THE HILL 09/30/08
By Michael Shank and U.S. Representative Danny Davis (D-Ill.)

In forming the foundation of our country’s defense strategy, George Washington tilted the tenor of this town in a specific direction, noting that, “to be prepared for war is one of the most effectual means of preserving peace.”

Since then, defense has manifested, with few exceptions, as “operations” oriented toward undermining, usurping or ushering out the enemy. Going further, the current U.S. administration has stretched the conceptual boundaries of defense by introducing, and essentially mainstreaming, the policy of preemption — that is, the notion that even a seeming enemy, suspiciously intentioned, albeit officially unsuited for the battlefield, can and should be attacked.

Benefiting little from these defense strategies, America is instead witnessing increased violence domestically and a surge, externally, in foreign fighters intent on fomenting violence on U.S. embassies, forces and other interests. And it is costing us much more than an arm and a leg.

Yet what is most disturbing about our defense spending is not that it comprises roughly one-quarter of the federal budget and doubles the rest of the world’s combined defense spending. Nor is it that 70 percent of this funding is funneled to private contractors, not federal forces, thus depleting the government of much-needed resources. Rather, what is most disturbing is that the $800 billion in annual defense spending has failed to garner the peace of which Washington spoke. The return on investment is negligible.

Washington’s words must be amended, then, for a more efficient undertaking: Preparing for peace is one of the most effectual means of preventing war.

Run this revised equation on our homeland first and security gains are likely. Examine the numbers: The most recent FBI data from 2007 note 1.4 million violent crimes and nearly 17,000 murders. Add to this 9.8 million property crimes and 90,000 rapes. While the colors of our “red, white and blue” may not bleed, our country is hemorrhaging. We outrank most nations in terms of homeland insecurity.

Additionally, the prisoners of America’s internal war are many: one in every 100 U.S. adults is behind bars, or 2.3 million Americans. This has created a formidable prison industry lobby, one that is disinclined to see jails junked anytime soon. No surprise, given that $49,000 is spent annually on each prisoner.

Much of this is preventable, but not necessarily by Washington’s methodology for warfare.

Spent differently, that same money might protect America’s streets from mounting violence rather than instigate it. This shift in strategy is needed now more than ever, as our burgeoning economic woes will have a direct impact on violence. With unemployment rates at a five-year high of 6.1 percent, American violence is bound to rise as well.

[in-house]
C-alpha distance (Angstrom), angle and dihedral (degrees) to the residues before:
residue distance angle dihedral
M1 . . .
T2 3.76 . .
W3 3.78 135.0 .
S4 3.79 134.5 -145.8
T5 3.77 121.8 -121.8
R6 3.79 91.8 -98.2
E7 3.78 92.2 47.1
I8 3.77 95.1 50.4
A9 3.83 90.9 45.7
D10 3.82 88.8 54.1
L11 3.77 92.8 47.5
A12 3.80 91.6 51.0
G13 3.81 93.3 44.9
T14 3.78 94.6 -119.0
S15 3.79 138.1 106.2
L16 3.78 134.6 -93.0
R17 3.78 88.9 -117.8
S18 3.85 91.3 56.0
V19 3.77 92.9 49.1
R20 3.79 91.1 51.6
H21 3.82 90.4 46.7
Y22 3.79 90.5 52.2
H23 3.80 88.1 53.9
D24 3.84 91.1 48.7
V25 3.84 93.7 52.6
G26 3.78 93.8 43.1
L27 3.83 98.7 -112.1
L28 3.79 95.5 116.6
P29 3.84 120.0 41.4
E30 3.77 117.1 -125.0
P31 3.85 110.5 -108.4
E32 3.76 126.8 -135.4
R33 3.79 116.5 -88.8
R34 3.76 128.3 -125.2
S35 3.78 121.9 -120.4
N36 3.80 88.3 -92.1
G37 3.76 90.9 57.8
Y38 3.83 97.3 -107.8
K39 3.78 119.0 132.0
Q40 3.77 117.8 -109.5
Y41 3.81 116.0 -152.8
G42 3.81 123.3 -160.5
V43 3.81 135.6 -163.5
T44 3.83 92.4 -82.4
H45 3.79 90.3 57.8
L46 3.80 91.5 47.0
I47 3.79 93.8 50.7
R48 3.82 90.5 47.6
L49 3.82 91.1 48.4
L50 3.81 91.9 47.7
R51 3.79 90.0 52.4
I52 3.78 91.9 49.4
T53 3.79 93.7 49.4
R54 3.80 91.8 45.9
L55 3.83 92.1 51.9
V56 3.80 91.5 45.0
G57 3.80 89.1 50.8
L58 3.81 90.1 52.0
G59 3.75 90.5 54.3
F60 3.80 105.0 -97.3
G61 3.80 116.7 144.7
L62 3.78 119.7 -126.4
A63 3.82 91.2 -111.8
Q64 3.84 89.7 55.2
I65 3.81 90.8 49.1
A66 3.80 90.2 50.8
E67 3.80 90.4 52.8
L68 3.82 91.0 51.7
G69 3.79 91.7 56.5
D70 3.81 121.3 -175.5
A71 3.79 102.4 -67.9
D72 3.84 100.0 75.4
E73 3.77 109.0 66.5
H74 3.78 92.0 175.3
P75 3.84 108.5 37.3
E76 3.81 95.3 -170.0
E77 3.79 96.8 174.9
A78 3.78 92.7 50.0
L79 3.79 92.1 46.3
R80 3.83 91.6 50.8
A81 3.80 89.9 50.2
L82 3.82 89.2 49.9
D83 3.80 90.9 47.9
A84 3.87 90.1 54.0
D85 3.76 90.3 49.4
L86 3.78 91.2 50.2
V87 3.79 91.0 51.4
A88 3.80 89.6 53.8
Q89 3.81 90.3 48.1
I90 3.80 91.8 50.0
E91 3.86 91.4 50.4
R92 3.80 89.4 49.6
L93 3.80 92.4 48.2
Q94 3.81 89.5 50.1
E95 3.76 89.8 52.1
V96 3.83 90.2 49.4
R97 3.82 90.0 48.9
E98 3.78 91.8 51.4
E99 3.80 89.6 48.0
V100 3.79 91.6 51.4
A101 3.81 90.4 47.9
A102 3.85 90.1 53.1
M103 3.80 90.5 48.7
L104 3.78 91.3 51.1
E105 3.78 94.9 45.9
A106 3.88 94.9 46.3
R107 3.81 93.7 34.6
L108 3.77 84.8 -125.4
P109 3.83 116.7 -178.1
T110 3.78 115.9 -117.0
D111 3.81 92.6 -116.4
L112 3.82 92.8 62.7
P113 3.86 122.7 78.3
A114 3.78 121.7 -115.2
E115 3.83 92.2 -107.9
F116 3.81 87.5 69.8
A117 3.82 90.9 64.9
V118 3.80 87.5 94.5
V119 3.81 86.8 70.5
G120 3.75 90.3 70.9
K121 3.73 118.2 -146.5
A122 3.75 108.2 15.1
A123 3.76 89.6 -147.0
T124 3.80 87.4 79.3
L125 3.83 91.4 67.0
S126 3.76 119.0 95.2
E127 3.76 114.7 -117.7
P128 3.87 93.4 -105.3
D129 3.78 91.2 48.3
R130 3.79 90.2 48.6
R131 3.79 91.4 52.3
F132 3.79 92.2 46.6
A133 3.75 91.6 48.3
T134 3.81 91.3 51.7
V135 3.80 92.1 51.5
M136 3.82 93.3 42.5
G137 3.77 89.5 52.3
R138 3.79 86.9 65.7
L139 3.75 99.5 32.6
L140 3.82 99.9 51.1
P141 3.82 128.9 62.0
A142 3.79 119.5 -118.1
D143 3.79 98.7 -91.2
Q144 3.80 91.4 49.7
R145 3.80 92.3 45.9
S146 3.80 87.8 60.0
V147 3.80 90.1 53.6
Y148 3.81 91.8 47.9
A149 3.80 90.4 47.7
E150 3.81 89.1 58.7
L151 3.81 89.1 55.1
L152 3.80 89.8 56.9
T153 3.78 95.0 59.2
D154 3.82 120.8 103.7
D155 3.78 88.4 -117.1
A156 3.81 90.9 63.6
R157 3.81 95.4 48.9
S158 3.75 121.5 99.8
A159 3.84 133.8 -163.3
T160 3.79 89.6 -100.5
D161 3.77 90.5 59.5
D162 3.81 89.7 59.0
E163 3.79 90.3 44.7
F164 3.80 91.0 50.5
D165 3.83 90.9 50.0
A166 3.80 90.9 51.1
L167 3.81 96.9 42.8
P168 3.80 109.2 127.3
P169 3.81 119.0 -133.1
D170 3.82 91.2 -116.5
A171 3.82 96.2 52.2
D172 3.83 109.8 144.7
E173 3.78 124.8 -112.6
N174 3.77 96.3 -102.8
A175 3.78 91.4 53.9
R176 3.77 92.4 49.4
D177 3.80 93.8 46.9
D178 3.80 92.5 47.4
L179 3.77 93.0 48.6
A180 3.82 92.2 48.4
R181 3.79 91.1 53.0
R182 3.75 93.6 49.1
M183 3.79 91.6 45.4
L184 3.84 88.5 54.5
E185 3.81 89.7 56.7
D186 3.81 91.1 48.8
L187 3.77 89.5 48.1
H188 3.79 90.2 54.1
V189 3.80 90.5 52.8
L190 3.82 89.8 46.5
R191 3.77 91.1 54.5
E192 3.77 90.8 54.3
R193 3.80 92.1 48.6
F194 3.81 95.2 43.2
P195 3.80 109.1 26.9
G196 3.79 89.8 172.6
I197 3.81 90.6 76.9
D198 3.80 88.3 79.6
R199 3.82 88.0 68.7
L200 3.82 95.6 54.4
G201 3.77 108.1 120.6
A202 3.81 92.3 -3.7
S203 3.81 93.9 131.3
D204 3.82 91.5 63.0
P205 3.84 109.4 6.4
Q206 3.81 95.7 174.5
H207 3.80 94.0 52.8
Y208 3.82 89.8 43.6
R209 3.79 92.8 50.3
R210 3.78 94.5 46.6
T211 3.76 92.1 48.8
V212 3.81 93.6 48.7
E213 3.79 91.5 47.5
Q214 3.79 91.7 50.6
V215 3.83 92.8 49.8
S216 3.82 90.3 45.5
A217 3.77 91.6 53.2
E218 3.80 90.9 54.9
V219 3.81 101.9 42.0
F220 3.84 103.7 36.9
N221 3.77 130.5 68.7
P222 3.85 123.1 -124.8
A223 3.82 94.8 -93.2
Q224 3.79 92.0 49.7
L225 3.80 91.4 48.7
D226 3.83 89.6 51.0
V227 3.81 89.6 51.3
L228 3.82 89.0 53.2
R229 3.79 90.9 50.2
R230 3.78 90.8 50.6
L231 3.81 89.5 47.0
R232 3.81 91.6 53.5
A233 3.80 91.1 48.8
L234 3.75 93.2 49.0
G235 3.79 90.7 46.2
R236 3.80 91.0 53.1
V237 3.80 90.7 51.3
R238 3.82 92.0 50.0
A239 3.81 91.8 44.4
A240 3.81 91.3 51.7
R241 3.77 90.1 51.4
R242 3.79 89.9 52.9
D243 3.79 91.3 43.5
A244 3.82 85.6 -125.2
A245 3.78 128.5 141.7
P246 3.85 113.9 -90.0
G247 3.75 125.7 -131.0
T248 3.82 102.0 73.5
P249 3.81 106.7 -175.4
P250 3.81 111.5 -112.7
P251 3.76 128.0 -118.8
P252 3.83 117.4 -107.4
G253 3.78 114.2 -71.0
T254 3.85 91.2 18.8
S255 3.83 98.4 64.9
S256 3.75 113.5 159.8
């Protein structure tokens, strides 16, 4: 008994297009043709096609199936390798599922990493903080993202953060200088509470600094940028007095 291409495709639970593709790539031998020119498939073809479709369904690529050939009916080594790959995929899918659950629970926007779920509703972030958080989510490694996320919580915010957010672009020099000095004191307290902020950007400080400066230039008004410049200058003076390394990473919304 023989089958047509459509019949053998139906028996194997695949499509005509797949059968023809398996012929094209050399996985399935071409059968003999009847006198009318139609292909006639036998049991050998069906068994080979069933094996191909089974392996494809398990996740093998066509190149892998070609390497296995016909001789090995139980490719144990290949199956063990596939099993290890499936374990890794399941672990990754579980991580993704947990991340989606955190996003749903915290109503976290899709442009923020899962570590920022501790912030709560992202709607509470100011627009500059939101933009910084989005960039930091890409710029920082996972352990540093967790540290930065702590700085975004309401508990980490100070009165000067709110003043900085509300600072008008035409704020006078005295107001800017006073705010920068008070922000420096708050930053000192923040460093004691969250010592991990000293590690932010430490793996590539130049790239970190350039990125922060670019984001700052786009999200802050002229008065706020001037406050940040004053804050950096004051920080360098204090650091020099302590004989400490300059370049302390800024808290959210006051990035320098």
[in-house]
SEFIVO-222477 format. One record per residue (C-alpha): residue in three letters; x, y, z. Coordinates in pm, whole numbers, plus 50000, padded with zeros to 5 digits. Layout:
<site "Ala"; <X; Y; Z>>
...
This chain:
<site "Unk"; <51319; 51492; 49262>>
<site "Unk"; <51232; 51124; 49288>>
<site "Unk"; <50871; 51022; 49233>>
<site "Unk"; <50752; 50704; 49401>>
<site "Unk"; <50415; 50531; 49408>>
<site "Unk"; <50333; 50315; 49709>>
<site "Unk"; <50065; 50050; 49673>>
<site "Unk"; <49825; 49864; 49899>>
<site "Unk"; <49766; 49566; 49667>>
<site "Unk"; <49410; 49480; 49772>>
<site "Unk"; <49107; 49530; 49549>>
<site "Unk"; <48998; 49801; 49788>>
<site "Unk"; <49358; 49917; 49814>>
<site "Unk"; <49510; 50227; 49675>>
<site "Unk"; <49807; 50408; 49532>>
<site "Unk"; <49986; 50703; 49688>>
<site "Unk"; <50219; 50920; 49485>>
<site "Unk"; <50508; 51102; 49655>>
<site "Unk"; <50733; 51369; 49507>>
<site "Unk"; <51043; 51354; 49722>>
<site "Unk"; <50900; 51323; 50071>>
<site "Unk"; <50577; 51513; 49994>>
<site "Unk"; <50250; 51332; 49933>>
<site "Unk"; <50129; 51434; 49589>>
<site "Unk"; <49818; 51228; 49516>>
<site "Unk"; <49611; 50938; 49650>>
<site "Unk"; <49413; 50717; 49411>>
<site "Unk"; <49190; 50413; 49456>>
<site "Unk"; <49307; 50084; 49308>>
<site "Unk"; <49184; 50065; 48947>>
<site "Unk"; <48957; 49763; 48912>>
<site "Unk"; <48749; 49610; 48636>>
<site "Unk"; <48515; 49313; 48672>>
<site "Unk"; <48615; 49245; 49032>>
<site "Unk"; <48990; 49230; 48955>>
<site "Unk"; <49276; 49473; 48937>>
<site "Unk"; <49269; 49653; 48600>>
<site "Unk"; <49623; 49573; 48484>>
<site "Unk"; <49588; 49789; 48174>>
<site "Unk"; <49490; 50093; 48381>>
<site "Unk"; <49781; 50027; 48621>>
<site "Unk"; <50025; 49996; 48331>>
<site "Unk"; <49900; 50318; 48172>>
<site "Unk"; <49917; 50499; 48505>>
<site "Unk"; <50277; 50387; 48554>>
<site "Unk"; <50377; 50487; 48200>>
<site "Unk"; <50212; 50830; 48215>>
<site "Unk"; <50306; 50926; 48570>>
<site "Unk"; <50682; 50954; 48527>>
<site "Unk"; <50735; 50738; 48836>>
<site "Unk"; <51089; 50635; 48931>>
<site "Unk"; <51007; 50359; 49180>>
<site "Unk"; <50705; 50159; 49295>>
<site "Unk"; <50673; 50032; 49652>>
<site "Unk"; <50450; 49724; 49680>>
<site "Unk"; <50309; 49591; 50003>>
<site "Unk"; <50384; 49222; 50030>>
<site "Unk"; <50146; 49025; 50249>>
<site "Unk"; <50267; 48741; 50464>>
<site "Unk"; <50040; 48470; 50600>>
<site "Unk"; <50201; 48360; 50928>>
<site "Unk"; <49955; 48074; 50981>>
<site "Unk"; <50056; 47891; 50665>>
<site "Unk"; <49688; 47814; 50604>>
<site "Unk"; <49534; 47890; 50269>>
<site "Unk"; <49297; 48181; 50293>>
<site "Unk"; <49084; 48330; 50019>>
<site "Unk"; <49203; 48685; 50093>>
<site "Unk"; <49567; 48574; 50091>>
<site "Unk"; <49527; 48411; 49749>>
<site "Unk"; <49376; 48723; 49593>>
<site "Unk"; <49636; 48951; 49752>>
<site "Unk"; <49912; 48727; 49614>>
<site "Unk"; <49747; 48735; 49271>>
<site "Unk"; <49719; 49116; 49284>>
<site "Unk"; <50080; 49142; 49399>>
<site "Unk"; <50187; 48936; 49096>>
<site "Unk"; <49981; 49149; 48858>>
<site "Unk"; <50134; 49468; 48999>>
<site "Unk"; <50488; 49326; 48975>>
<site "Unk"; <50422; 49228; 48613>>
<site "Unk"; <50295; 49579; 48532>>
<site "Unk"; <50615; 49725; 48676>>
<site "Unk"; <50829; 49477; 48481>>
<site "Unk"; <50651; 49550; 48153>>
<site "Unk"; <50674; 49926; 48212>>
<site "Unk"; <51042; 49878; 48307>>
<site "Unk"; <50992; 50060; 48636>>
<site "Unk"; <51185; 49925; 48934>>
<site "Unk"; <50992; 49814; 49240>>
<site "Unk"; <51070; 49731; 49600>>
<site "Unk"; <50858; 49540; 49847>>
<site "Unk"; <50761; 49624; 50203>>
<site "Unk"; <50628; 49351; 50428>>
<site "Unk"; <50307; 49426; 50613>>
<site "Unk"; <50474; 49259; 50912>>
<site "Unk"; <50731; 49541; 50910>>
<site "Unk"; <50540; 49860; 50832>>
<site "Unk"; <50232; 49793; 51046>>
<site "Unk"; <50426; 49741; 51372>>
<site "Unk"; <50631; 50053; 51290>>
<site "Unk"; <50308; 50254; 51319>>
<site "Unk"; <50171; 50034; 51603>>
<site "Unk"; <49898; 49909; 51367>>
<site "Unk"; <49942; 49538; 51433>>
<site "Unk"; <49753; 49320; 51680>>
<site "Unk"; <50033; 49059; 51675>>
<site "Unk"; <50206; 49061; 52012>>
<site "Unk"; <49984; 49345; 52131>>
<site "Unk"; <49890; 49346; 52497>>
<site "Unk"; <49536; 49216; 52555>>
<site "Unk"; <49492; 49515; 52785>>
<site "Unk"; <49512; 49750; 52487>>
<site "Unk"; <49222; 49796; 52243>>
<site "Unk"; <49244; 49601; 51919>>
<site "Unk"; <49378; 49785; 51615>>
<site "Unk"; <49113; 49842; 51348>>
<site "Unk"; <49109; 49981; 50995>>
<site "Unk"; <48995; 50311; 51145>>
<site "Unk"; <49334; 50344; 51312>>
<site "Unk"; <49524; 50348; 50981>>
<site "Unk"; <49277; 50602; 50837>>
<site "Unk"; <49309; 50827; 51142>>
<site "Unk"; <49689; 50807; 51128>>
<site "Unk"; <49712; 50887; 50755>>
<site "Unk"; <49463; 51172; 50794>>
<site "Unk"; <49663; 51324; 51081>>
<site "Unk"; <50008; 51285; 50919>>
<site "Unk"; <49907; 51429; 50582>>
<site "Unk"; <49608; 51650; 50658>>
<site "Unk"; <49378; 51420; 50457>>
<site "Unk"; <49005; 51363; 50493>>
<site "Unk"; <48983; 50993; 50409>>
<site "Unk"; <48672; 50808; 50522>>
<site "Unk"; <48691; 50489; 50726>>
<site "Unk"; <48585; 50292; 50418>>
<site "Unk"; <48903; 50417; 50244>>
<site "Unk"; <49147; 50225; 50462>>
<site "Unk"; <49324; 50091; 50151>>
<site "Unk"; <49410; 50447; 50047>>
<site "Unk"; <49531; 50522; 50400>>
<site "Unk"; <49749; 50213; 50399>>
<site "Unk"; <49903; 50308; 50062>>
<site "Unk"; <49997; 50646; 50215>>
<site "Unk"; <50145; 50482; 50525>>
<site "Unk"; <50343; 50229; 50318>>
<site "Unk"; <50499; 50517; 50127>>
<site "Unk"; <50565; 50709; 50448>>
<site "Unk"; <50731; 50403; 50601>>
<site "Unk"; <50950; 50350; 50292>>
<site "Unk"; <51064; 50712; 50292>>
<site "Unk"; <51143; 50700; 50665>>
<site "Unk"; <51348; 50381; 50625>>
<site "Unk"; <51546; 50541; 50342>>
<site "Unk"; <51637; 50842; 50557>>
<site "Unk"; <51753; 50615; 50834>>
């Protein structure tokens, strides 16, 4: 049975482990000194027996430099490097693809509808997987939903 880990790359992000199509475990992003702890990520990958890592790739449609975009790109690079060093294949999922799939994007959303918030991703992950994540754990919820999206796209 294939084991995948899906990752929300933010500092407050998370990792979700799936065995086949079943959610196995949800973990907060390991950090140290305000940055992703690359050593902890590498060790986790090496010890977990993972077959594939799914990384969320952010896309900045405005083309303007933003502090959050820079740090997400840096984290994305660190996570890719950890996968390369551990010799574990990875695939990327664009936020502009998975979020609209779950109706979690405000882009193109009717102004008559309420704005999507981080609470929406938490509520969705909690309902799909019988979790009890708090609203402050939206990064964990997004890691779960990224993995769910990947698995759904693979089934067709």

We know from American studies that a 1 percent increase in unemployment is accompanied within the year by a 6 percent increase in homicides. We know that the higher the percentage of families living in relative poverty, the higher the violent offenses. We know from the work of economists like Paul Collier that violent conflict increases in countries experiencing economic decline and that with every percentage point knocked off the per-capita income growth rate, the risk of conflict increases one percentage point.

We also know, again from Collier, that a country that boosts by 10 percent its young male enrollment in secondary school reduces its risk of violent conflict by roughly 4 percent. (Worryingly, U.S. high school graduation rates have been declining steadily for 40 years.)

Defending our streets from violence, then, means employing and educating at-risk populations who, left unattended, are likelier to worsen incarceration rates. Washington’s defense strategy has prepared America’s streets for war, with little peace to preserve. While few talk of “soft power” when it comes to defending America from its own internal warfare, perhaps it is worth rethinking the hard power approach to our violent streets.

Unsurprisingly, defending the dusty dirt roads in foreign lands is no different. Take Pakistan, the newly favored frontier in the war on terrorism. If economic development and education have bearing on levels of violence, as noted previously, Pakistan is ripe for more uprising. Less than one-quarter of its young males attend high school and less than 5 percent attend a university. And in the tribal areas the straw that is badly breaking the camel’s back is the average salary of $15 per month. If one wonders if the economists are right here too, simply read the news regarding escalating violence in Pakistan’s tribal regions. The correlation is not coincidental.

Washington’s warfare may have worked when the threat was a finite number of British soldiers assailing American shores. Warfare is substantially different now: The threats are more insidiously embedded throughout society, and the enemy numbers are no longer finite.

Defense by other means, however, stands ready to help guard the homeland and abroad. If only we employ its good offices and be educated by its method.

Davis is a member of the House Committee on Education and Labor. Shank is communications director at George Mason University’s Institute for Conflict Analysis and Resolution.